TIP: Writing code is like speaking another language. There is scientific proof that it’s not math but linguistic skills that matter most in writing good code. Js, Python, C, Java… are just foreign languages created for humans to communicate with machines. If you are the only one understanding WTF your code is doing, then you failed as a software engineer.

The best code is simple code — always. Using fancy methods, unexpected approaches, and sweet one-liners often results in horrible outcomes — slow and unreadable to anybody. In the end, you always write code for other humans (occasionally for a machine when you have to geek out on performance), and one of the most important signs of good code is how easy it is to read.

// Sweet one-liner but good luck trying to figure out what it does. 
// Plus, it is not performant code.
function doCoolThings(n){
return (n).toString(2).split('').reverse().map((v,i)=>v==="1" && Math.pow(2,i)).filter(Boolean);
}
// Does the same thing as above, but ultra-fast (2.4M ops/sec)
// Even junior can understand what is happening here
function doCoolThings(value) {
var returnArray = [];
var highestValue = Math.pow(2, Math.floor(Math.log(value) / Math.log(2)));

while (value > 0) {
if (value >= highestValue) {
returnArray.push(highestValue);
value-=highestValue;
}

highestValue/=2;
}

return returnArray;
}

Good code is the one that comes with tests and not just dummy line coverage but actually good unit tests. That also includes “destructive” scenarios, which check for graceful failure handling. Even better if tests are backed by mutation tests.

TIP: Mutation tests — if you haven’t heard about that, explore Stryker. This little test suite that will break your code on purpose to test the quality of your tests.

Confusing things should be explained, and methods adequately described. The total lack of comments is terrible. On the other hand, too many comments are bad too. Good code has the right balance, and comments explain primarily WHY, sometimes WHAT, and never HO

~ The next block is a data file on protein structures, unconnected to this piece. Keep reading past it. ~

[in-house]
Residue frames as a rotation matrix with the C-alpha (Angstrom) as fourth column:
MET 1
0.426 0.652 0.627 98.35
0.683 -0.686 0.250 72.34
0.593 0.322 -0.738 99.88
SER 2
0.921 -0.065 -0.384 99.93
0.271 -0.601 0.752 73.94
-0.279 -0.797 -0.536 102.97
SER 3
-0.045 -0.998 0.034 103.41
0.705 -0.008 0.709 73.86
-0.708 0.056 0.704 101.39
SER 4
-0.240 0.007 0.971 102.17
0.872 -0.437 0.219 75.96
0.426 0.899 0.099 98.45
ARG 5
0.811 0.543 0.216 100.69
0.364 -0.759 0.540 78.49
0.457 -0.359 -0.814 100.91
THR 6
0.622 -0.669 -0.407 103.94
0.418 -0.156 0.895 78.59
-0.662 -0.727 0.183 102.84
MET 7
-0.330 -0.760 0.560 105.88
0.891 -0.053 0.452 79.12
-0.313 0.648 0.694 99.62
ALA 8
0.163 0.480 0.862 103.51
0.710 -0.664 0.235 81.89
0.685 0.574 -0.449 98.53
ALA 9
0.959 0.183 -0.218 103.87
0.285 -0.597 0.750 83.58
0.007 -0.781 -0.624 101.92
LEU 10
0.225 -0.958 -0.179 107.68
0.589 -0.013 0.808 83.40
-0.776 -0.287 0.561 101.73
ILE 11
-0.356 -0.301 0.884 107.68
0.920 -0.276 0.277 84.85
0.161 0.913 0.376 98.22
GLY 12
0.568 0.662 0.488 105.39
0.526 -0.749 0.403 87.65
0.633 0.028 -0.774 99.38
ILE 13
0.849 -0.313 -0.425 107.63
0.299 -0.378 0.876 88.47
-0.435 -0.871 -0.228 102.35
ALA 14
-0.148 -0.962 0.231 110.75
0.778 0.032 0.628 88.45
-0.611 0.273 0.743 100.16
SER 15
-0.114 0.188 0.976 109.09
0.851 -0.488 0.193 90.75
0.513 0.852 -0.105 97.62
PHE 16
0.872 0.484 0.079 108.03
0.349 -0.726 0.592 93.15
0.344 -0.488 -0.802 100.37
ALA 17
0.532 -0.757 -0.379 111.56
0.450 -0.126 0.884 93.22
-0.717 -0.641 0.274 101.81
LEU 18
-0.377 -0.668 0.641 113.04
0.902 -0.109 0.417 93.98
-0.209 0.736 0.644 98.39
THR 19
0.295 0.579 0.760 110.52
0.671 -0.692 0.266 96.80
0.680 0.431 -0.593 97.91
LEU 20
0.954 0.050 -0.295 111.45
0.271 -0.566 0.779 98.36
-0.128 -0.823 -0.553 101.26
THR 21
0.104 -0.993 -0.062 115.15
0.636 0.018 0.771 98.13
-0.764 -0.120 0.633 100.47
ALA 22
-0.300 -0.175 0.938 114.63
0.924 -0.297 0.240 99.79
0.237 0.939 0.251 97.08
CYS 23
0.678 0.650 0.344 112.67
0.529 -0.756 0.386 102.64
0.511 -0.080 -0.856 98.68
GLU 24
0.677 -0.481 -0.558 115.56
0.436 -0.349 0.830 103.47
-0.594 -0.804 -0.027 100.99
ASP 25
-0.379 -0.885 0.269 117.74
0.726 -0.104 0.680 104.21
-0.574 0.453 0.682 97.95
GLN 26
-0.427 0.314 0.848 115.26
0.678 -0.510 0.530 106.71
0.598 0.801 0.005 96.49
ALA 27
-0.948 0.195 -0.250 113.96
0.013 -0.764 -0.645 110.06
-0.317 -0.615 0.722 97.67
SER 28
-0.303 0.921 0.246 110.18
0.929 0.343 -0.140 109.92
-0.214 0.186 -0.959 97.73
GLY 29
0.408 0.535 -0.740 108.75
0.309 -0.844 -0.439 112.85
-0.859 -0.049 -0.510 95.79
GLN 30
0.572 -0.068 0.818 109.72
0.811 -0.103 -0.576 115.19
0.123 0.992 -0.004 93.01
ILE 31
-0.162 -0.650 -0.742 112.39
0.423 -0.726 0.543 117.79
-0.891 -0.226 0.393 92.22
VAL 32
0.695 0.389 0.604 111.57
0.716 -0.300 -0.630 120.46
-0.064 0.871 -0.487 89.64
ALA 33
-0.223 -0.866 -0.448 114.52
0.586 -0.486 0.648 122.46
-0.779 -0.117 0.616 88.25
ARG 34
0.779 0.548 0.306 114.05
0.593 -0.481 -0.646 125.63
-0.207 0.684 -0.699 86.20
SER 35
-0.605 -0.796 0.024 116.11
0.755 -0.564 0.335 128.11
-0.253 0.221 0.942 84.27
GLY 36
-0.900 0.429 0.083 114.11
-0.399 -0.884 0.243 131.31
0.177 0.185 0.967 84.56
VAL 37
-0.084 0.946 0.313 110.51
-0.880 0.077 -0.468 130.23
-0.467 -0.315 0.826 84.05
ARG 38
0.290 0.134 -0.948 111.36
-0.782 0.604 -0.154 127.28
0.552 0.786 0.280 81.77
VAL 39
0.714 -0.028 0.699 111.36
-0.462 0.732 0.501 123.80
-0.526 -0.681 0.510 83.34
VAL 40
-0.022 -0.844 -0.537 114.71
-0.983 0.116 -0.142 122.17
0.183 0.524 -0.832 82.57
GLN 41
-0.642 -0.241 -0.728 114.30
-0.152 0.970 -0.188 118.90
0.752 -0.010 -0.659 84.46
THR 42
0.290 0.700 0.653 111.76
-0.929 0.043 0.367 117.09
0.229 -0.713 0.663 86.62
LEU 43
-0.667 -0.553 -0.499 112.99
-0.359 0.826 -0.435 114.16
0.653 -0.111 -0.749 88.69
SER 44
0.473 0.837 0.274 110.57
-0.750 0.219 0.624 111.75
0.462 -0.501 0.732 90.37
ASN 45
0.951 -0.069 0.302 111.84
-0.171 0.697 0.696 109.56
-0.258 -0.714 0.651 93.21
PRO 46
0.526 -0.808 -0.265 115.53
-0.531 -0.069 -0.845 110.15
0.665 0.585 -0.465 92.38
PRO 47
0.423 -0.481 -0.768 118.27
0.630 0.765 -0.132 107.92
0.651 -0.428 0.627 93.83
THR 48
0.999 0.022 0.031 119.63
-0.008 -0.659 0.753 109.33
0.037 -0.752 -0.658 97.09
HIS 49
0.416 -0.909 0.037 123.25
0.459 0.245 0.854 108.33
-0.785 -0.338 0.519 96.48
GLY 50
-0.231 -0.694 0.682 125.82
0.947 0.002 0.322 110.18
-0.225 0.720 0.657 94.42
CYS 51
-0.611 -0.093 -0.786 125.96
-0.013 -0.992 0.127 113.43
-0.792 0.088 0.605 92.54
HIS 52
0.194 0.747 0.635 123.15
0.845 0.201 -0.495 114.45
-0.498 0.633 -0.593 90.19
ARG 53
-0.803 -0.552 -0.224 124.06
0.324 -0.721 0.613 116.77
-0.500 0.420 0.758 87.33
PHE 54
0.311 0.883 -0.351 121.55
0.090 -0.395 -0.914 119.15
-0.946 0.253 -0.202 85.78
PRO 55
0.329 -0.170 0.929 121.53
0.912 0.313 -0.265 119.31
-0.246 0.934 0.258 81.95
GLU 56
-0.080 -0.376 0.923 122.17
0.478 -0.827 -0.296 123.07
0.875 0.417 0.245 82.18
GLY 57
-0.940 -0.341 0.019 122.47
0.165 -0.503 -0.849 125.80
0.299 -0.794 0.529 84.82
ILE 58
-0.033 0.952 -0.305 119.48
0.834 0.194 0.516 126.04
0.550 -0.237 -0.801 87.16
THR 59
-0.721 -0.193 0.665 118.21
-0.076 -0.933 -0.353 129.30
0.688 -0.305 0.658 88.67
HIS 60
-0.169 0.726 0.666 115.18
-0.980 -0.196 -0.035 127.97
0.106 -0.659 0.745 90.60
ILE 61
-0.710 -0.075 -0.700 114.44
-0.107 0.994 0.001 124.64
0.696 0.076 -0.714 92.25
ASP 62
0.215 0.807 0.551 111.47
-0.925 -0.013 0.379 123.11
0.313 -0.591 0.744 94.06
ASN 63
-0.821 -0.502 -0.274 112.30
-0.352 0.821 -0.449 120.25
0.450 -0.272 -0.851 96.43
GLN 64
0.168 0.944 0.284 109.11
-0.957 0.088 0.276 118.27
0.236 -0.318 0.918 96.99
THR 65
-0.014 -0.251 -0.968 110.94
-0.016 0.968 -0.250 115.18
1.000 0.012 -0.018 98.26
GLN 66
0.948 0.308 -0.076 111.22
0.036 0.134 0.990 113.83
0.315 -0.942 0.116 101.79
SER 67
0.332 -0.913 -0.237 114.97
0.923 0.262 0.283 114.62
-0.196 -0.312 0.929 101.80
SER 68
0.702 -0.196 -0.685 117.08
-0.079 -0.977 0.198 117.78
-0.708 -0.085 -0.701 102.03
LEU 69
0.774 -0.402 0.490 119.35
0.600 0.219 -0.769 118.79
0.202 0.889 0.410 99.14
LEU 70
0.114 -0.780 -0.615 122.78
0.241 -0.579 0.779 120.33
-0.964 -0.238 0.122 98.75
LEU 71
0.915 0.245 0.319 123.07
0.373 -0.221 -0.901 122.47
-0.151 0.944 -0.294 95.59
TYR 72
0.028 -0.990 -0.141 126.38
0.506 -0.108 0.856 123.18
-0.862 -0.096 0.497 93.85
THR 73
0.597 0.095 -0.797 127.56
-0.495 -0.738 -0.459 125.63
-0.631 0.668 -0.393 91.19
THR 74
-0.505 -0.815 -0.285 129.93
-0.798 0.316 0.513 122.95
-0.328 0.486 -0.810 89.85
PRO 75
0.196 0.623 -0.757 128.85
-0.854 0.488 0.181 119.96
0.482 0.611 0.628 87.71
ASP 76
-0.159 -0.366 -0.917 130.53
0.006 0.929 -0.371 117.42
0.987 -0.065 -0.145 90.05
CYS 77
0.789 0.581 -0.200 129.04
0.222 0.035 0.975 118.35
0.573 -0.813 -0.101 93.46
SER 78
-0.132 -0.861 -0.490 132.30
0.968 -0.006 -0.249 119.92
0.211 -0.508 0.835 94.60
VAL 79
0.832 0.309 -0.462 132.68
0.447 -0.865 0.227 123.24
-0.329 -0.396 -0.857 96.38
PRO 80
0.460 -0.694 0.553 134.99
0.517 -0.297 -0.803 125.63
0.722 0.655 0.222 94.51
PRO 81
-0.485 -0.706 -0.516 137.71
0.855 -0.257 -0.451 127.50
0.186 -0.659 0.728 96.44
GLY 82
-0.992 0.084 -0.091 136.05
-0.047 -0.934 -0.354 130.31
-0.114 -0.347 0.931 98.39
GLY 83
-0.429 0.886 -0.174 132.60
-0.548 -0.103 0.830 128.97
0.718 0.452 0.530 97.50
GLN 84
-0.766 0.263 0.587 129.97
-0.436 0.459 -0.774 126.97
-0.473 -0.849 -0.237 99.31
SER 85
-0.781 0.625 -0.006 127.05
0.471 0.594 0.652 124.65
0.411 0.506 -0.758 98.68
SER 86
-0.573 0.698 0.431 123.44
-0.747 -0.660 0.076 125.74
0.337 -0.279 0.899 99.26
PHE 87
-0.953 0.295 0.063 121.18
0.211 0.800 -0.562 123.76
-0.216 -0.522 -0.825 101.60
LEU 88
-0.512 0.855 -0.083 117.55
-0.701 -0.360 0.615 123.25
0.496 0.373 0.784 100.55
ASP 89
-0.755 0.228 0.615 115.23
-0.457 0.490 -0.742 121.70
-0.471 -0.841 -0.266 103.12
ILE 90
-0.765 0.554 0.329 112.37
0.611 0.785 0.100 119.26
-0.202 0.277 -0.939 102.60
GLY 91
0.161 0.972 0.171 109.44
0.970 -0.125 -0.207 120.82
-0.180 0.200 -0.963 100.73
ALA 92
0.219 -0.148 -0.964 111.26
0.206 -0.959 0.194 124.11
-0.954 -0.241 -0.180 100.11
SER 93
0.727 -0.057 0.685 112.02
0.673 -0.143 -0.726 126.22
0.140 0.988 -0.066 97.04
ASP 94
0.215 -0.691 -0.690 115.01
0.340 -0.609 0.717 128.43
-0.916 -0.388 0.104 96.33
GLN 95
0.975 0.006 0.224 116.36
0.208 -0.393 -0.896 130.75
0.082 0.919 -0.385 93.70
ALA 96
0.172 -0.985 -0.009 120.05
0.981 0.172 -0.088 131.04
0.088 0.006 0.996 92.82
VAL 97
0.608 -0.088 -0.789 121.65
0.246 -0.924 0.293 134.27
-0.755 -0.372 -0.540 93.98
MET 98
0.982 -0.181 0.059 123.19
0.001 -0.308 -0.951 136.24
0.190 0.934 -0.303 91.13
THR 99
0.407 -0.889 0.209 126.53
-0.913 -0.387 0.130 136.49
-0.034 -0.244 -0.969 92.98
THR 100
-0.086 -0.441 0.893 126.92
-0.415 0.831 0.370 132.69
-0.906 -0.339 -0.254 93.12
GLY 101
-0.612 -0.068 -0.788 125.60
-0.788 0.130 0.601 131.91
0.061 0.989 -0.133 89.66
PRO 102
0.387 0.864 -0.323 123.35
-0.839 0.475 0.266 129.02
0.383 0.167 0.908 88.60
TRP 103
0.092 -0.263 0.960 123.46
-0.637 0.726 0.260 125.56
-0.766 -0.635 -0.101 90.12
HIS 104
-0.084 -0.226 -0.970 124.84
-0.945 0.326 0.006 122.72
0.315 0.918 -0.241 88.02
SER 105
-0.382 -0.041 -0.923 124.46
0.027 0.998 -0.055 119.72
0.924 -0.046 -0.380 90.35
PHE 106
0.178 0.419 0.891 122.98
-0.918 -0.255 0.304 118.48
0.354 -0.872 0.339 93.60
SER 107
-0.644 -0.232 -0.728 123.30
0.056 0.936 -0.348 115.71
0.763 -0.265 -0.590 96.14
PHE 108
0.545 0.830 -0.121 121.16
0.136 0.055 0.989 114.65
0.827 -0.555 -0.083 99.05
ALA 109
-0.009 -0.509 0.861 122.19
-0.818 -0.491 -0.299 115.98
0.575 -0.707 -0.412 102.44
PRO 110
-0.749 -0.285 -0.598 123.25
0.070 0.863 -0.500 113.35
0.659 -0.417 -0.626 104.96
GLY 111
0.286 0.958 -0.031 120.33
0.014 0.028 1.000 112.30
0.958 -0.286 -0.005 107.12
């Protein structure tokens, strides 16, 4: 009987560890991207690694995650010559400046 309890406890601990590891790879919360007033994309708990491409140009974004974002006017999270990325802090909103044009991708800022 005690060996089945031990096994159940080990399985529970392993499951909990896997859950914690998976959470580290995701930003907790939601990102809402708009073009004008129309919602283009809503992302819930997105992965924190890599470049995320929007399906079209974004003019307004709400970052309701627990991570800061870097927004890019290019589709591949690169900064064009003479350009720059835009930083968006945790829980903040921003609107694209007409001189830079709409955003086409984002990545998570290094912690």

TIP: If someone says their code is so clean, self-explanatory and doesn’t need any comments, they might be a dick.

Code supported by documentation is mainly relevant to libraries and more significant solutions as, very often, you wouldn’t be able to start the project without it. That’s why jQuery gained popularity in the previous decade and dominated JavaScript — their documentation was much better than anything. Easy of use & good docs drove the internet’s adoption rate to over 70%.

TIP: When you write code in your team and follow standards like JSDoc, you have all the tools in place to generate your documentation automatically, without the overhead of managing it in some 3rd party tool. Code comments and documentation solved in one go!

It is a bit outside the code itself, but it is essential to have a solid folder structure where the code lives. Files should be appropriately named and consistent between different folders in the naming convention. That also means not ending up with folders that contain everything.

EXAMPLE: /tests folder which contains 100 files with tests for each feature and component that live in another 100 different folders. That’s a poor design leading to future problems (especially when the team grows quickly).